Essential, everyday strength & stability exercises

17th December 2018

This festive season, we thought we'd take some inspiration from one of our Christmas favourites and give you a set of strength and stability exercises you can try at home or in a Pilates setting. These exercises target some of your major muscle groups that are essential for general posture, pelvis and knee control when walking, running or cycling and stronger core control. 

 

Exercise: Dead Bugs using a foam roller 

This exercise can be achieved without using a foam roller. Gently draw your bellybutton in towards your spine, maintaining a neutral pelvis. Bring left leg to a tabletop position & right arm above your shoulder. Extend arm overhead as you extend leg, lowering as far as you can without allowing the back to arch. 

Targets the Transverse Abdominis, rectus abdominis, erector spinae and obliques.

Progress by bringing both legs to table top position.

 

Exercise: Hundreds

The goal of this exercise is to hold for 100 beats, however if you are a beginner start with 20 and gradually build up.

Bring legs to the tabletop position as shown, maintaining a neutral spine (small arch only in your back). Keep your ribs down to ensure abdominal engagement. Inhale deeply for 5 beats, making small pulsing movements with your arms, then exhale deeply for 5 beats, continuing the pulsing movements in the opposite direction.

Targets the transverse abdominis and rectus abdominis, as well as focusing on breathing control. 

 

Exercise: Side plank with hip abduction

Hips, knees and shoulders should all be in line. Rise up into a side plank position. Engage muscles at the side of the hip to lift your top leg, without allowing your hips to drop. Slowly lower and repeat.Targets the obliques, glute med, and shoulder stabilisers. 

Great for control and whole body stability!

Progress by rising up onto your feet rather than resting on the knee. 

 

Exercise: Bird-Dogs

Find your neutral spine position & gently draw your bellybutton in towards your spine. Reach your left arm out in front as you squeeze your right gluteals to extend the right leg behind you. Try to keep your pelvis as steady as possible and avoid rotating through your spine.

Targets the gluteals, transverse abdominis, obliques, shoulder stabilisers and encourages controlled movement.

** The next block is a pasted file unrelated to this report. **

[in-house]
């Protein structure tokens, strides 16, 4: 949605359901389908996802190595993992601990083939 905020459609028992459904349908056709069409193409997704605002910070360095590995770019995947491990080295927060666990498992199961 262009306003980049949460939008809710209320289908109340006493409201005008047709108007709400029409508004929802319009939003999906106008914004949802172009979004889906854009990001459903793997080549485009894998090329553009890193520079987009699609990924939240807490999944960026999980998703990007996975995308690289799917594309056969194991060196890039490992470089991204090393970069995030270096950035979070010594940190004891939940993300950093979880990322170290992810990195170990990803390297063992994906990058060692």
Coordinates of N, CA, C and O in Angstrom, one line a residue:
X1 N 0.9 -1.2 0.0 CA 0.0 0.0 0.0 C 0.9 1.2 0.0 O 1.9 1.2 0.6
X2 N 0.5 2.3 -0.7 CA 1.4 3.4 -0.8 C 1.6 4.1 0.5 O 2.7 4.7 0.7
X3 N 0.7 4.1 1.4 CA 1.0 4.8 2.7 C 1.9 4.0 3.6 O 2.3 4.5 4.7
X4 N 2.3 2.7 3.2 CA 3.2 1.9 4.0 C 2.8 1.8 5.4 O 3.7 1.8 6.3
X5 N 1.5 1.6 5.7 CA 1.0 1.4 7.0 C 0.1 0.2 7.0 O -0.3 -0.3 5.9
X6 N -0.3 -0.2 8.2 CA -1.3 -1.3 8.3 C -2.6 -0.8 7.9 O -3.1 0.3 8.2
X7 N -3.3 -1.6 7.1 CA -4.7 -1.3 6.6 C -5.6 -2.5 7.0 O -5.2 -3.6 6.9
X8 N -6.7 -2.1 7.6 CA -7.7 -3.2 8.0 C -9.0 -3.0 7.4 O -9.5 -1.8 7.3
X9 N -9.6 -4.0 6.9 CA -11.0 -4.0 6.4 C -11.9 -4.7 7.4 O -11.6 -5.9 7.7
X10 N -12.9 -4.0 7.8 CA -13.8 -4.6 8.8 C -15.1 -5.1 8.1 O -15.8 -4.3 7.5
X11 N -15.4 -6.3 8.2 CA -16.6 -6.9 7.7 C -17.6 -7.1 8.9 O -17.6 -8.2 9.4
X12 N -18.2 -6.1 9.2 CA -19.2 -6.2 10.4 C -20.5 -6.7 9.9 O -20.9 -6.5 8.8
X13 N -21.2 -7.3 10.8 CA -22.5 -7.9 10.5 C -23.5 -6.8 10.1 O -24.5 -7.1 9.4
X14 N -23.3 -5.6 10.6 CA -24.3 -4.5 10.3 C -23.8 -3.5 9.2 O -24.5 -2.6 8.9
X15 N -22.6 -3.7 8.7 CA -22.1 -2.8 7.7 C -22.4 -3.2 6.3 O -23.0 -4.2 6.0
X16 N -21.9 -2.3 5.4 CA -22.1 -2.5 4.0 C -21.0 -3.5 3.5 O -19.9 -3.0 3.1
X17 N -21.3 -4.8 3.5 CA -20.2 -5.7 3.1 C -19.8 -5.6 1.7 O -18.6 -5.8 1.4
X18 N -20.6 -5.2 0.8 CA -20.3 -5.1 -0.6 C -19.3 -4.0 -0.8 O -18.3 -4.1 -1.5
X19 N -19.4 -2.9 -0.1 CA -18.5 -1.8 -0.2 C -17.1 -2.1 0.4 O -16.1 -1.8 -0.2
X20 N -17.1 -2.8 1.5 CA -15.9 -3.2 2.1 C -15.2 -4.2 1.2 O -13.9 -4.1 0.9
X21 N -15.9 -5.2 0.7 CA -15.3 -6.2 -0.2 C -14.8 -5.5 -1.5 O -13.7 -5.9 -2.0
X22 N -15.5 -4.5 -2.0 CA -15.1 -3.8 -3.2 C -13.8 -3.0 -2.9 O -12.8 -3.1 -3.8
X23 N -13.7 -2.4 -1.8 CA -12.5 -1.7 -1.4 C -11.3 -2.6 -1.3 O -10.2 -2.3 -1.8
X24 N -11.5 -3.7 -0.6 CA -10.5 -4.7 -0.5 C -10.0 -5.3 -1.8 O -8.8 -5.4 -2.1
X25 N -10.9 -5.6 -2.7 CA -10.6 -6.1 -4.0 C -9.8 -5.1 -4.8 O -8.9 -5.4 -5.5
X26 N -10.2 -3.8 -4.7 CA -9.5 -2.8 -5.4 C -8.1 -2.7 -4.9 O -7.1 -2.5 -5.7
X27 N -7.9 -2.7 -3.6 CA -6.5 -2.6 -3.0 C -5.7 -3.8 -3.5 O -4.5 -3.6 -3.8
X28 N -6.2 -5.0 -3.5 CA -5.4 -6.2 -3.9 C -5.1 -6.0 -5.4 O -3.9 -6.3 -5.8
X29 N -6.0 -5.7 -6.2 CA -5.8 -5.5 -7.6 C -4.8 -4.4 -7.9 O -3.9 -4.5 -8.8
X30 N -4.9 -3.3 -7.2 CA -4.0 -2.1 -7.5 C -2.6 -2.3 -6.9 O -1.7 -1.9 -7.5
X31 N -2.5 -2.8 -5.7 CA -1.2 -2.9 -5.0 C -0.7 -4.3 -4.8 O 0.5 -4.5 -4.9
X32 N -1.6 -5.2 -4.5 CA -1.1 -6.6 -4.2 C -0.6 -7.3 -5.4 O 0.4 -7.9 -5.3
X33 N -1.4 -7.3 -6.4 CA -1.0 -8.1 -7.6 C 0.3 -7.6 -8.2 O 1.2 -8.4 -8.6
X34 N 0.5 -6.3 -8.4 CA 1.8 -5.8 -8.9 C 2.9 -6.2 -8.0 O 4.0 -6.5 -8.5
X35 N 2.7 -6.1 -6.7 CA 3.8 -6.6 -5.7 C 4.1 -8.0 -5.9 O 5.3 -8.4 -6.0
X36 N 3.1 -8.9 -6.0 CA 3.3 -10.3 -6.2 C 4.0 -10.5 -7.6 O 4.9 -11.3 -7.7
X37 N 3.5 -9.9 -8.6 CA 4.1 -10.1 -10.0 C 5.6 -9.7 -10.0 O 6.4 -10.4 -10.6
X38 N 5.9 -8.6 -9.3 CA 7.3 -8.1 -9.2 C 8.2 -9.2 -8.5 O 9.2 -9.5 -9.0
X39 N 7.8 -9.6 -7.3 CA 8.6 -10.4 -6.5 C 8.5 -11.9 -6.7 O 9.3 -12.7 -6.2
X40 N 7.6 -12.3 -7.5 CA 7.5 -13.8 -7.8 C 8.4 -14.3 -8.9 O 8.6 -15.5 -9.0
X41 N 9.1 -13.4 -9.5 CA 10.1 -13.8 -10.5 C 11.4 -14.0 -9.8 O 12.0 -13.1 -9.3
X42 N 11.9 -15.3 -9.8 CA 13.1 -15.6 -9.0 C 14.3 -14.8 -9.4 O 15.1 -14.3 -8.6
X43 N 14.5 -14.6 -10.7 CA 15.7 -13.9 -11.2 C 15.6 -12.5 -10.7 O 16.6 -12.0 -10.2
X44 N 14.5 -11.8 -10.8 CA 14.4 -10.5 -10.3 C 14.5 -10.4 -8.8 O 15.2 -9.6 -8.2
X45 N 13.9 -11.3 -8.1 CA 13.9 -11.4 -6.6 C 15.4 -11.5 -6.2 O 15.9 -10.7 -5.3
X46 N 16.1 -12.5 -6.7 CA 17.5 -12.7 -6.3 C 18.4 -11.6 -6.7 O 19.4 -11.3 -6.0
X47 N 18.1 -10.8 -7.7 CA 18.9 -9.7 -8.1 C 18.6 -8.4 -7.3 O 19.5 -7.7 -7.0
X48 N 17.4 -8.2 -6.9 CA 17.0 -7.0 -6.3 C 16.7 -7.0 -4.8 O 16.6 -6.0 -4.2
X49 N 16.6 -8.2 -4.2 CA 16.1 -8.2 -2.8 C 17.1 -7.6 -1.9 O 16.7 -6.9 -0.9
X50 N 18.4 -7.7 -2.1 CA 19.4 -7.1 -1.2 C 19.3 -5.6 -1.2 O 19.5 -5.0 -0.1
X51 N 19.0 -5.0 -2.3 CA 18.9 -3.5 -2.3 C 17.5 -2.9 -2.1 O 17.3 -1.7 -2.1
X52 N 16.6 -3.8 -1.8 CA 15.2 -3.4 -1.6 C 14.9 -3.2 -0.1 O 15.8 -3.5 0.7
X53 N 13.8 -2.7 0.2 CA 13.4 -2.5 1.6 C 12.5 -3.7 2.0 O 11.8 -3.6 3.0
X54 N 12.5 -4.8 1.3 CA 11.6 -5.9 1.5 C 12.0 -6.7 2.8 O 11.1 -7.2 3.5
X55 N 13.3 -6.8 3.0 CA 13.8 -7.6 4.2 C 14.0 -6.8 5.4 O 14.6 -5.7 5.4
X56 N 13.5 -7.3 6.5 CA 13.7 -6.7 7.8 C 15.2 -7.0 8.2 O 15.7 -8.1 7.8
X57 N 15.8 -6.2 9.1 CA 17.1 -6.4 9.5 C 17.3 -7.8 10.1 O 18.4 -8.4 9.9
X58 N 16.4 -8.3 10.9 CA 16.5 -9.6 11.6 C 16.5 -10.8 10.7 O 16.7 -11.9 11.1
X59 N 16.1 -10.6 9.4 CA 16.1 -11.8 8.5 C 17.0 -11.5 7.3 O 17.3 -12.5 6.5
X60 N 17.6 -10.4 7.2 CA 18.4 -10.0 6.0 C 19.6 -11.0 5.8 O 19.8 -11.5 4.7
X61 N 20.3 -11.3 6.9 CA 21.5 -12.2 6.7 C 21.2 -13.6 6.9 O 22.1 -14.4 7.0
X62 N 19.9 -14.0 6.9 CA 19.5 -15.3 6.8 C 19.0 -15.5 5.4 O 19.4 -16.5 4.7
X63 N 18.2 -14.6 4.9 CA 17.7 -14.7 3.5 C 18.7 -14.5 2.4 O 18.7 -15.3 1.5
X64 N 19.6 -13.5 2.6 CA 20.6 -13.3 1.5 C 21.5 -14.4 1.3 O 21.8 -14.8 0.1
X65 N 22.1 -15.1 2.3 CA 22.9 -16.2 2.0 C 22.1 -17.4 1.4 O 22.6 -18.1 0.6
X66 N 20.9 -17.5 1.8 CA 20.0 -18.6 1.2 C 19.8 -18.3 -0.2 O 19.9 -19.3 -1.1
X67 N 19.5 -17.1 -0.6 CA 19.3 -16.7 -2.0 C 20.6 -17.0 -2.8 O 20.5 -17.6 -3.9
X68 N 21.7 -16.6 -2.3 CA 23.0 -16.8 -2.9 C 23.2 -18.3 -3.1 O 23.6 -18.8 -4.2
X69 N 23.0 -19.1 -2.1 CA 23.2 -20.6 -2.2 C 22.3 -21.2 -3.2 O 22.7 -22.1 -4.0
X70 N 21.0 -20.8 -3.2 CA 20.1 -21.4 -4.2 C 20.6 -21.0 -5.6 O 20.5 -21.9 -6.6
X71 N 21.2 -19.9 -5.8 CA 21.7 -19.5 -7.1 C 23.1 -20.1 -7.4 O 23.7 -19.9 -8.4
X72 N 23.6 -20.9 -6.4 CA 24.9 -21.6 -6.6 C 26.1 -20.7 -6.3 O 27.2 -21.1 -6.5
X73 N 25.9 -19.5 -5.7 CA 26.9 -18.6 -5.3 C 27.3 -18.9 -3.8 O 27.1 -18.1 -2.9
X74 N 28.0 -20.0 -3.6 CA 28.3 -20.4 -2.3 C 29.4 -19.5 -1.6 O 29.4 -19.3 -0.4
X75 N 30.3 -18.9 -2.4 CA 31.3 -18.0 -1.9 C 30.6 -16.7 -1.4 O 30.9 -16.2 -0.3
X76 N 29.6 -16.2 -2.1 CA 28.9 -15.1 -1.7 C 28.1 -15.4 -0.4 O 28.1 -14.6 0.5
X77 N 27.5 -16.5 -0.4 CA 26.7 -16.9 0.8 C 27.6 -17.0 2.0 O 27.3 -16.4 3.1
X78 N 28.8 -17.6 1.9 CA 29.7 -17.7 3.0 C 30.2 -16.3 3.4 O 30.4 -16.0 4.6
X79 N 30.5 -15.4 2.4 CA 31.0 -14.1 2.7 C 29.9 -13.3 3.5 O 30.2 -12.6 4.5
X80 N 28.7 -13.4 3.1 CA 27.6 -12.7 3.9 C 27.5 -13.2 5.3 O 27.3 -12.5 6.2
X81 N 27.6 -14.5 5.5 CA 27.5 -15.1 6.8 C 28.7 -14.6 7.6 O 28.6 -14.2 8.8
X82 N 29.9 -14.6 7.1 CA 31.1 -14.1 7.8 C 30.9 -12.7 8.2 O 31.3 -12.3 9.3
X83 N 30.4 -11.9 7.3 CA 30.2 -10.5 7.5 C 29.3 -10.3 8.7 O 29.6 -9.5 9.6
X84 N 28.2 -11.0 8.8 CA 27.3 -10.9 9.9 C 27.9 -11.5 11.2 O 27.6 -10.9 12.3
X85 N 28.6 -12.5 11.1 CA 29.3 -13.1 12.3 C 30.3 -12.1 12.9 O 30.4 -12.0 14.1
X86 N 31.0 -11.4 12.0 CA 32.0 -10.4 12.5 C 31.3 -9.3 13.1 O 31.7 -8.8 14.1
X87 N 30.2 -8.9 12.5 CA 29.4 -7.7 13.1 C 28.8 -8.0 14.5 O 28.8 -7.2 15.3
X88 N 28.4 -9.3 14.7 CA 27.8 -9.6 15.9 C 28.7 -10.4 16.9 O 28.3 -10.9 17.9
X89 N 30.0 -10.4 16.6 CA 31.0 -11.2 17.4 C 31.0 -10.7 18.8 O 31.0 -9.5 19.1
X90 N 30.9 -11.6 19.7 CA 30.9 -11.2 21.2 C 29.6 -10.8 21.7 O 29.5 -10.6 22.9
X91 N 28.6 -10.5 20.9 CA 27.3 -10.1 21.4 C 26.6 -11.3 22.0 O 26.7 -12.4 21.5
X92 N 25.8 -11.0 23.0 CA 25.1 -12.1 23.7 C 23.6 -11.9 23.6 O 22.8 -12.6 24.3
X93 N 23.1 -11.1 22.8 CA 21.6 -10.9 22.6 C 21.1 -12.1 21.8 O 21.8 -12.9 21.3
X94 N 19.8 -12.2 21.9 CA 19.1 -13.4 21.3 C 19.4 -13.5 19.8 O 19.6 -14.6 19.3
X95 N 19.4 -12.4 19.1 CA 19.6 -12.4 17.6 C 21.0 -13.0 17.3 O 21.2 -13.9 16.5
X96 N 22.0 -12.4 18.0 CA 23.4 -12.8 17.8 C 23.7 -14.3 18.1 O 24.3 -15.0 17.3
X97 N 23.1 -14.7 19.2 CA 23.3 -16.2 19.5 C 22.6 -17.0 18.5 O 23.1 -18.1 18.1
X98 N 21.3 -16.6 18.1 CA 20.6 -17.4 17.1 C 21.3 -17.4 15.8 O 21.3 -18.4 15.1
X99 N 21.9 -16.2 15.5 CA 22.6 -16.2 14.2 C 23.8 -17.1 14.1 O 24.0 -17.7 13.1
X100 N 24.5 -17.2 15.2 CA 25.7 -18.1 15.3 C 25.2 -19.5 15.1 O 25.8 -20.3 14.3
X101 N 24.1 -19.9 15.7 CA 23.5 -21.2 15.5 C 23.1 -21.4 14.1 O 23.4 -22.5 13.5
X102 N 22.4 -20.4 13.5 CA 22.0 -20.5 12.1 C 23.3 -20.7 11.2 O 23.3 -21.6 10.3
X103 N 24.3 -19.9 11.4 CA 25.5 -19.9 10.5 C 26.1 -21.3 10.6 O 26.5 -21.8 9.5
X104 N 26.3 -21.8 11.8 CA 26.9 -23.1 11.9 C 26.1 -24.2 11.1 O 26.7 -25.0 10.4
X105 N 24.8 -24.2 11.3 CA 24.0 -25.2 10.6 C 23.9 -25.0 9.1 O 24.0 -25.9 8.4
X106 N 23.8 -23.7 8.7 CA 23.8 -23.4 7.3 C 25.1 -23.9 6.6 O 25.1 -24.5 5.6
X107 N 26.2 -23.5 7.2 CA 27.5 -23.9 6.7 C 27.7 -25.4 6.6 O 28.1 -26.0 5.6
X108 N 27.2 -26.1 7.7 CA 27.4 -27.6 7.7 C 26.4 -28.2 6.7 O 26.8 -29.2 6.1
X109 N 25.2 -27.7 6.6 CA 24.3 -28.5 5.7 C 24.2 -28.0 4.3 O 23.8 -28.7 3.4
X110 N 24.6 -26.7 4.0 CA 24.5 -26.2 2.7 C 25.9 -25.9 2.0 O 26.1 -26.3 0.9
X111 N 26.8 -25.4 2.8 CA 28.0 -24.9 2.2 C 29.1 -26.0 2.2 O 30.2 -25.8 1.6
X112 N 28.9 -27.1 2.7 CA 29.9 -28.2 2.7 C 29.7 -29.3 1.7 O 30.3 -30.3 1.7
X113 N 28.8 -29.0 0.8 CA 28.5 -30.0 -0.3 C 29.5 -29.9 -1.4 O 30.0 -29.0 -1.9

Use a foam roller under the hands or under the knees to make this more challenging. 

 

Exercise: Clams

Start with your hips stacked on top of each other and hips and knees bent as shown. Imagine you have a grape resting underneath your waist of the bottom hip- try not to squash this! Use the muscles at the side and back of your top hip to lift the keep up a few inches whilst still keeping your heels together. Slowly lower and repeat.

Targets the deep external rotator and gluteus medius.

Important for hip- knee control and pelvic stability with running, walking and cycling.

 

Exercise: Bridges

Weight through your heels. Tilt your pelvis backwards slightly so that your back begins to flatten into the floor. Engage the muscles in your backside to lift your hips off the floor, and imagine that you are pushing your knees forwards over your feet. Slowly lower and repeat.

Targets the gluteals and hamstrings.Useful for learning pelvic positioning techniques that can be progressed to various exercises such as deadlifting or squatting.

Can be progressed by placing heels onto a bench or step, or progressing towards single leg. 

 

From here on, we are going to progress our exercises on a reformer machine to show you what can be achieved in a studio or with a clinical professional. 

Exercise: Double leg bridge

Similar to a floor based bridge, but by reducing the tension of the springs, will really challenge the hamstrings and gluteals to control the carriage (moving platform.)

Targets the hamstrings, gluteals, erector spinae and abdominal muscles.

Advance this by progressing to single leg or try something similar at home using a fitball under your heels.  

 

Exercise: Chariot Rows

Targets the rhomboids, lower trapezius and lat muscles. A great exercise for those who spend much of their day sitting. 

A substitute exercise for a gym based programme is a seated row.

 

Exercise: Squat hold scooters

Targets the glute med and deep external rotator muscles of the hip. Also encourages pelvic control whilst moving the lower limbs.

 

Exercise: Scooter

Targets the glute med and deep external rotators of the stance leg. Encourages maintenance of a “neutral” pelvis whilst the legs move- great exercise for runners and cyclists 

Beginners put hand onto the footbar for support. For intermediate to advanced, no upper limb support.

 

Exercise: Tabletop holds with Overhead arms

Targets the rectus abdominis, transverse abdominis and erector spinae.

Depending upon the resistance applied, can also challenge the upper body.

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